https://www.playaustralia.org.au/sites/default/files/LibraryDownloads/loose-parts-toolkit.pdf

Sewell, C. Wilson, J. Laing, B. and Veerman, M. (2020) Nudel Kart Teachers Manual (2020)

Walker, Kathy. (2005) What’s the hurry? Australian Scholarships Group (np)

Why Is Early Childhood Education Important? National University https://www.nu.edu/resources/why-is-early-childhood-education-important/#what-specific-outcomes-does-early-childhood-education-have-on-a-childs-future

What Is the Purpose of Early Childhood Programs? Early Education Central. https://www.earlyeducationcentral.com/educational/purpose-early-childhood-programs/

Wilson, J. (2020) Loose Part Play Kits. https://playgroundideas.org/loose-parts-play-kits/



21 Apr
Loose Parts for Community Groups
Posted by Marcus Veerman
By Jeni Wilson

How often have you been attending a community group, maybe with a bunch of kids, and you need something to entertain them while you wait? Or perhaps you have some siblings involved in group activities, and others are not?

How often have you thought, ‘I could do that if there was a way to keep my child actively busy, preferably doing something enjoyable and good for them?’

It is acknowledged that family pressures can lead to less time for hands on experiences and learning through play. Less chances to be curious and imaginative and socialse.


Child Friendly Spaces: Loose Parts for Community Groups

Imagine if you could create an instant child friendly environment to make adult events family friendly…. and give children an experience they will remember.

What would you say if I told you there was such a thing?

An all-inclusive, innovative resource exists that replaces the need to be near a playground. It can provide hours of play and learning with infinite possibilities. This resource is research proven and suitable for ages 3-12 and can be used by up to 30 children at a time.


The Nüdel Kart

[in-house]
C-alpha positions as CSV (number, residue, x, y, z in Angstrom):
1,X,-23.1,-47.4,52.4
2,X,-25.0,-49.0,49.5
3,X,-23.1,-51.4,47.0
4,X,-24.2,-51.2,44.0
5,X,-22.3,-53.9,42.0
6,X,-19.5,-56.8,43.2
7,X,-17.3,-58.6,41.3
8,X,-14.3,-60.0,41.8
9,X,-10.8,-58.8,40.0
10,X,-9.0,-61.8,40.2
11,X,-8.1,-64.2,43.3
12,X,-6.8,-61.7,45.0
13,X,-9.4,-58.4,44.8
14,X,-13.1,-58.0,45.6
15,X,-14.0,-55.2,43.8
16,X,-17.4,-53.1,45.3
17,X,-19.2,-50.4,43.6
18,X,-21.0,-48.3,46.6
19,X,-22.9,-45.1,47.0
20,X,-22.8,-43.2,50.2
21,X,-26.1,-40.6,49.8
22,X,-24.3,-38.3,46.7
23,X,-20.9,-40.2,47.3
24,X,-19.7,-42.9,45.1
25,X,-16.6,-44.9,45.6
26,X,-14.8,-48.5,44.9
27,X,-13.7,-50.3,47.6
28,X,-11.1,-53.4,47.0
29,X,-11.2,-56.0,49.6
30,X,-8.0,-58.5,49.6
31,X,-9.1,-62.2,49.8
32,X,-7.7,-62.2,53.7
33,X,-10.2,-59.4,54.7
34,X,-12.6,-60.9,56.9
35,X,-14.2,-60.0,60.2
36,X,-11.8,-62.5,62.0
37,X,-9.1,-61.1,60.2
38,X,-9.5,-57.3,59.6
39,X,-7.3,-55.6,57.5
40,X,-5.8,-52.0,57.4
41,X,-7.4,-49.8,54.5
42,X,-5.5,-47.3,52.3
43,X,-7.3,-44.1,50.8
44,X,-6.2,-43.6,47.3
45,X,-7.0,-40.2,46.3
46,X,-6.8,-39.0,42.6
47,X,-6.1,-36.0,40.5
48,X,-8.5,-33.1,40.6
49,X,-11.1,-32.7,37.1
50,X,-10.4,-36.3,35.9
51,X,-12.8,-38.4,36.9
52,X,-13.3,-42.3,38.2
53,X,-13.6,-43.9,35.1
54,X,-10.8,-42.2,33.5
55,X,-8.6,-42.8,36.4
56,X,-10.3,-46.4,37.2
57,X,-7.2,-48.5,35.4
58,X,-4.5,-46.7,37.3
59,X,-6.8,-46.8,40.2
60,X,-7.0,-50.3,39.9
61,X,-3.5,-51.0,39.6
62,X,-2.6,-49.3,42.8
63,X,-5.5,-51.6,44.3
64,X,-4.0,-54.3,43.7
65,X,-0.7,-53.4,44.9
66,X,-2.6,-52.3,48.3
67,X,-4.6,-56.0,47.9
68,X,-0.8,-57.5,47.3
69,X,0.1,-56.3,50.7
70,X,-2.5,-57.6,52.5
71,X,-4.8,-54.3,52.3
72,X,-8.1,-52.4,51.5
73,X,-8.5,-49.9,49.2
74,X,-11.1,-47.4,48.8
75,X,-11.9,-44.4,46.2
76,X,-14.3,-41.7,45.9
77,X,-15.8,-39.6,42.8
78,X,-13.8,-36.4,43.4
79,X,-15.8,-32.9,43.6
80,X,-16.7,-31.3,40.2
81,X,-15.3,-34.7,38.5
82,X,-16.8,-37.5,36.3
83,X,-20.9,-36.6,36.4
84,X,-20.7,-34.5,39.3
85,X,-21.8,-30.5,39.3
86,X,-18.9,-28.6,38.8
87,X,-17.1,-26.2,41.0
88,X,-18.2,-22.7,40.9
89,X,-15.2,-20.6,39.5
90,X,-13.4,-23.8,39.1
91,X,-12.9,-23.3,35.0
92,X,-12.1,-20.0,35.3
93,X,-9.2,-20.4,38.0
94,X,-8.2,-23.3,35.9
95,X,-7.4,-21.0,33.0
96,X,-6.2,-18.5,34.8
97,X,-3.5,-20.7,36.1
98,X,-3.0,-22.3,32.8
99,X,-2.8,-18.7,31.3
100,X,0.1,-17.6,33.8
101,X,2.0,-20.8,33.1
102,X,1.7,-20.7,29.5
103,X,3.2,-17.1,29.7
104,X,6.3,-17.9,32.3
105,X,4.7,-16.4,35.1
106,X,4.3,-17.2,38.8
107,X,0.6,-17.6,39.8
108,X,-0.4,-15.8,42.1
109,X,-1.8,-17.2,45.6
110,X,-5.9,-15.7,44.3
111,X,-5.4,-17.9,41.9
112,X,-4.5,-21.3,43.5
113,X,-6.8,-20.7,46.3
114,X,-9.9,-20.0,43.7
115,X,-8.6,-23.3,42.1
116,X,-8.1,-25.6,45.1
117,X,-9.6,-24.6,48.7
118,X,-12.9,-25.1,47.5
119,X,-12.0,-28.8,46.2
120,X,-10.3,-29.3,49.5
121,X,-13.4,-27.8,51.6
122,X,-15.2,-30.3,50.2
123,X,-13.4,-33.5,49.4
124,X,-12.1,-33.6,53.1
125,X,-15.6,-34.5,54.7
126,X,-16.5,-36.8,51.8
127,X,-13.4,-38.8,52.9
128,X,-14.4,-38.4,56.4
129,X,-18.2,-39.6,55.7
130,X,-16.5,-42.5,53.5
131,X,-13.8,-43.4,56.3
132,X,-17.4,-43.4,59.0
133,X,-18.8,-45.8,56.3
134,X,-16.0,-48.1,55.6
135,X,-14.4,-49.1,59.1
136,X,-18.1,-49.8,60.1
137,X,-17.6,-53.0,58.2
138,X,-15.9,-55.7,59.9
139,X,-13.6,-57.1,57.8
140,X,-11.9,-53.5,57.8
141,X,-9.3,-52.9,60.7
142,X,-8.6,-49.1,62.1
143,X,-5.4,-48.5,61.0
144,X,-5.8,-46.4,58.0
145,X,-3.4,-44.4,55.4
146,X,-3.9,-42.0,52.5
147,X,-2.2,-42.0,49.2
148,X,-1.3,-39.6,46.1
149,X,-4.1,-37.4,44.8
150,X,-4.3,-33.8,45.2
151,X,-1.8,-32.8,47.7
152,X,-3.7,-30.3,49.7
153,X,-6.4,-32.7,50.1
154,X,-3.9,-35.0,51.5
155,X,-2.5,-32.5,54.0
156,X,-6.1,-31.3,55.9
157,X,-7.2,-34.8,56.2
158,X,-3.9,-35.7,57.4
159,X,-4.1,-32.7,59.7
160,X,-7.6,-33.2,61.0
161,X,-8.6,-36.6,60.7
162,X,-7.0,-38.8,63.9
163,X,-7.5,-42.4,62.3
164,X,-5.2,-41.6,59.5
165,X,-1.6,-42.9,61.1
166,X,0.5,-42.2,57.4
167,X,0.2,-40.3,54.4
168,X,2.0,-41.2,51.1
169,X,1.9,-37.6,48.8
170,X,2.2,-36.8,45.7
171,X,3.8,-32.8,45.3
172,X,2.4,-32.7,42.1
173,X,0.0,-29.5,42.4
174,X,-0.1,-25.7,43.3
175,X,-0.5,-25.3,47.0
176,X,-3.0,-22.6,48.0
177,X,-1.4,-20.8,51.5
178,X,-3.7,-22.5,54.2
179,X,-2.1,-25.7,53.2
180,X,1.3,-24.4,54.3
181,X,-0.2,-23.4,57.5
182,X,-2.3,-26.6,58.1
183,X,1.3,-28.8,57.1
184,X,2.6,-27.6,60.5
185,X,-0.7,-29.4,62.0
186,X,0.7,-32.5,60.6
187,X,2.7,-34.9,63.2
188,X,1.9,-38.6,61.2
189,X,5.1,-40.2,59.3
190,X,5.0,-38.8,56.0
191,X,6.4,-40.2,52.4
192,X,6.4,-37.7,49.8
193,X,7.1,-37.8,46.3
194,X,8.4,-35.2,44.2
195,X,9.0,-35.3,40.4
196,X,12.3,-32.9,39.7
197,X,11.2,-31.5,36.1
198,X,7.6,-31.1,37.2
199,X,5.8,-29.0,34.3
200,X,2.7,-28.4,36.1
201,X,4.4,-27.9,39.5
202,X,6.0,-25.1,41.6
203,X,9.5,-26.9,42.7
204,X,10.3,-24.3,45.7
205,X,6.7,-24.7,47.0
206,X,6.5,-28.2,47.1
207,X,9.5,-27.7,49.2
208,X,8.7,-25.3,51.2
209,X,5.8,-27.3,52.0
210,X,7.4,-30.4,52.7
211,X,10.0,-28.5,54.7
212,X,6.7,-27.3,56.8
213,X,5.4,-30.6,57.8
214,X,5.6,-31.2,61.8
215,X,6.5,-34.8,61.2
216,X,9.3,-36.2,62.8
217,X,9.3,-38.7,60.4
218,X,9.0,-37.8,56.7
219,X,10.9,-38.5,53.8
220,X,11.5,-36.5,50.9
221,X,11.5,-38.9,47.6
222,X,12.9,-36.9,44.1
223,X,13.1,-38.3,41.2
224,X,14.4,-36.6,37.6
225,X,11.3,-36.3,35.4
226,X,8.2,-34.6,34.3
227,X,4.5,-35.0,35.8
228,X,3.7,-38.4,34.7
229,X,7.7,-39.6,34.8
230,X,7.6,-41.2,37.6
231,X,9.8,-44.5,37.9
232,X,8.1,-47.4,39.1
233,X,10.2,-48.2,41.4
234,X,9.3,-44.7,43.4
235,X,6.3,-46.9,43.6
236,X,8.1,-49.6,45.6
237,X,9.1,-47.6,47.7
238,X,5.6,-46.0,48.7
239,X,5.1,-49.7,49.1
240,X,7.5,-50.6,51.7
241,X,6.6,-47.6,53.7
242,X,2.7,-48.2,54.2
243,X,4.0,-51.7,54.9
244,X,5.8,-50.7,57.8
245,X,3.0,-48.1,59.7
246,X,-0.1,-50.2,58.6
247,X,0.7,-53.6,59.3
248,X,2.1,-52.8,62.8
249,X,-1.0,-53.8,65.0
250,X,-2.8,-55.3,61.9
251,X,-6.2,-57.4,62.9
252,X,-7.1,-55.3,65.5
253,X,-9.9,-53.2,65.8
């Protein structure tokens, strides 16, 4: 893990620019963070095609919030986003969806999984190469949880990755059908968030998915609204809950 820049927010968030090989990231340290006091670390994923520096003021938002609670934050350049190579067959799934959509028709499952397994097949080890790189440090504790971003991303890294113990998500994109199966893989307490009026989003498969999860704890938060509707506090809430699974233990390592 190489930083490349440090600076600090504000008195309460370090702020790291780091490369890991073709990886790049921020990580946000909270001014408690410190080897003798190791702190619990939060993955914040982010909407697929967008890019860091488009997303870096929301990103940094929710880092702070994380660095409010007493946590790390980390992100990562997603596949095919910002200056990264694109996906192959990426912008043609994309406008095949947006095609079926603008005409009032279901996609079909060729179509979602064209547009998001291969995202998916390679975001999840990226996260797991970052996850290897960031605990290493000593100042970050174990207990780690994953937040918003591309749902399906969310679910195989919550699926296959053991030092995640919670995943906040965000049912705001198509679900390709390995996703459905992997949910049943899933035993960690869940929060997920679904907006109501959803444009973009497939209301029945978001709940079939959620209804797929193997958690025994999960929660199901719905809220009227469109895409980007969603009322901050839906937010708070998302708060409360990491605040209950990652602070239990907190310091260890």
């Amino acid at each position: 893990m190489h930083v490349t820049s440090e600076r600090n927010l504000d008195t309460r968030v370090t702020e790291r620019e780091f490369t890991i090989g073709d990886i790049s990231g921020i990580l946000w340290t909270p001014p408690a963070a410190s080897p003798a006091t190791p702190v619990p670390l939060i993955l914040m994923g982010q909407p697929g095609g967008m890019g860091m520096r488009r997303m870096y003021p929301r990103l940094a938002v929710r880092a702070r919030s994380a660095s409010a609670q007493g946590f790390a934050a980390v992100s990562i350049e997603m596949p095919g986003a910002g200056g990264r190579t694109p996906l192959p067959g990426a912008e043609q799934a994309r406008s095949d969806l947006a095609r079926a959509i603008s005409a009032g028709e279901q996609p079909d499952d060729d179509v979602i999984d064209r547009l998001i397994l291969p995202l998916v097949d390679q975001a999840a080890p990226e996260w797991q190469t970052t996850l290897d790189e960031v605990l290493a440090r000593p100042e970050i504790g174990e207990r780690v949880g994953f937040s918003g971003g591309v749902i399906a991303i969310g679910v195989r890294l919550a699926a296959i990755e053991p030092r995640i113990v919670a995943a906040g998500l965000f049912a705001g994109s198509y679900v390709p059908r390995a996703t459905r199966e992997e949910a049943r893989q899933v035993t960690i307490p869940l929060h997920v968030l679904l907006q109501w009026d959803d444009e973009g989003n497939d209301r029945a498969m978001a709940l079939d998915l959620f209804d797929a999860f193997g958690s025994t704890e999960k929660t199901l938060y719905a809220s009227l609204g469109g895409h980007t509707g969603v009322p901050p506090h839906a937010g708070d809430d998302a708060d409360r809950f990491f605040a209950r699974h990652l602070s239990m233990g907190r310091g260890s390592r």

Nüdel Kart is a portable and mobile playground made of natural and non-toxic materials, filled with loose parts. It is self-directed and needs very little supervision; just 1 adult. Suitable for spaces big or small, indoors or outdoors, it is easily assembled and packed away with no infrastructure or power required.

ALL INCLUSIVE

Nüdel Kart has been tried and tested in a wide variety of children’s situations around the globe. It’s truly all-inclusive, with specific disability and special school context and occupational therapy contexts. It is multi-cultural and works across a broad age group. The Nüdel Kart is also non-gendered and non-themed. 

STEM

The Nüdel Kart provides authentic challenges and endless learning opportunities. In educational settings it is used to develop skills increasingly in demand in our rapidly changing world in disciplines such as science, technology, engineering, and mathematics (STEM).

LOOSE PARTS

Nüdel Karts are highly engaging, encourage creativity, confidence, resilience and a sense of wellbeing. This loose parts play kit enables what our rushed modern world has often limited –student agency (child-initiated learning). 

More than 200 loose parts in a Nüdel Kart for play based learning

Loose Parts for Community groups. Who can benefit?

There are so many different settings, groups and activities within the community, that would benefit from the types of play possible with Nüdel Kart

Sports teams, eg footy, basketball, soccer

– Before and after school care

– Living and learning centre groups

– Craft groups, eg knitting

– Political groups

– Welfare groups, eg Rotary activities

– Community farms

– Volunteer groups, eg CFA

– Religious groups

– Cultural groups 

– Refugee support groups

Children engaging in loose parts play with the Nüdel Kart

In three words, a Nüdel Kart is adaptable, portable and flexible.


A Nüdel Kart can instantly change a community group or event into a family and child friendly environment, where kids can play and learn for hours on end.

Play is fun while learning and when children love learning, they thrive. What’s to lose?

Jeni Wilson

References

Sewell, C. Wilson, J. Laing, B. and Veerman, M. (2020) Nudel Kart Teachers Manual (2020)

https://www.playaustralia.org.au/sites/default/files/LibraryDownloads/loose-parts-toolkit.pdf

20 Apr
Children: Questions and Play
Posted by Marcus Veerman
By Jeni Wilson

All of these questions are from Children as the result of play